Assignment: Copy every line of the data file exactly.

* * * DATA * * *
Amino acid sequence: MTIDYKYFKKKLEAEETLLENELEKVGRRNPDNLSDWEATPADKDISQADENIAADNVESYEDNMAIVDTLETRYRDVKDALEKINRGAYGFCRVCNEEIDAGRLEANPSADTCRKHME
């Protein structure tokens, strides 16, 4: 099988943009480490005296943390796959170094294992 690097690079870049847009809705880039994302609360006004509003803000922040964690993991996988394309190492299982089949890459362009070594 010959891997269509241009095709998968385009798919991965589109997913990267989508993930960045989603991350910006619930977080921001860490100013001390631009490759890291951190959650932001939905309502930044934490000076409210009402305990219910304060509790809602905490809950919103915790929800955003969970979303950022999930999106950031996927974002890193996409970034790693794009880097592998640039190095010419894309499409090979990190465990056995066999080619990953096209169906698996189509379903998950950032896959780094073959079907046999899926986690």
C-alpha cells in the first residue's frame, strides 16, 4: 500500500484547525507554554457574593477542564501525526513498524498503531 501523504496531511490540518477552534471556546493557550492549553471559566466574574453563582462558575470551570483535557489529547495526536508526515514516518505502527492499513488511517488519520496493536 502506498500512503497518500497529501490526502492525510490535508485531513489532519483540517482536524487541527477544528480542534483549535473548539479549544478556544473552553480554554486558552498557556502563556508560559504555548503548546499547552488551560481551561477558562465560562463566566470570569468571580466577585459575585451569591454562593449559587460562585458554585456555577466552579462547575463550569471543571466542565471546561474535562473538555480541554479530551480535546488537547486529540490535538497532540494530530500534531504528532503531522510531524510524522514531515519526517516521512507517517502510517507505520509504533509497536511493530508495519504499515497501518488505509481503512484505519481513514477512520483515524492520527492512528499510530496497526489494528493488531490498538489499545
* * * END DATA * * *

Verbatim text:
Amino acid sequence: MTIDYKYFKKKLEAEETLLENELEKVGRRNPDNLSDWEATPADKDISQADENIAADNVESYEDNMAIVDTLETRYRDVKDALEKINRGAYGFCRVCNEEIDAGRLEANPSADTCRKHME
């Protein structure tokens, strides 16, 4: 099988943009480490005296943390796959170094294992 690097690079870049847009809705880039994302609360006004509003803000922040964690993991996988394309190492299982089949890459362009070594 010959891997269509241009095709998968385009798919991965589109997913990267989508993930960045989603991350910006619930977080921001860490100013001390631009490759890291951190959650932001939905309502930044934490000076409210009402305990219910304060509790809602905490809950919103915790929800955003969970979303950022999930999106950031996927974002890193996409970034790693794009880097592998640039190095010419894309499409090979990190465990056995066999080619990953096209169906698996189509379903998950950032896959780094073959079907046999899926986690």
C-alpha cells in the first residue's frame, strides 16, 4: 500500500484547525507554554457574593477542564501525526513498524498503531 501523504496531511490540518477552534471556546493557550492549553471559566466574574453563582462558575470551570483535557489529547495526536508526515514516518505502527492499513488511517488519520496493536 502506498500512503497518500497529501490526502492525510490535508485531513489532519483540517482536524487541527477544528480542534483549535473548539479549544478556544473552553480554554486558552498557556502563556508560559504555548503548546499547552488551560481551561477558562465560562463566566470570569468571580466577585459575585451569591454562593449559587460562585458554585456555577466552579462547575463550569471543571466542565471546561474535562473538555480541554479530551480535546488537547486529540490535538497532540494530530500534531504528532503531522510531524510524522514531515519526517516521512507517517502510517507505520509504533509497536511493530508495519504499515497501518488505509481503512484505519481513514477512520483515524492520527492512528499510530496497526489494528493488531490498538489499545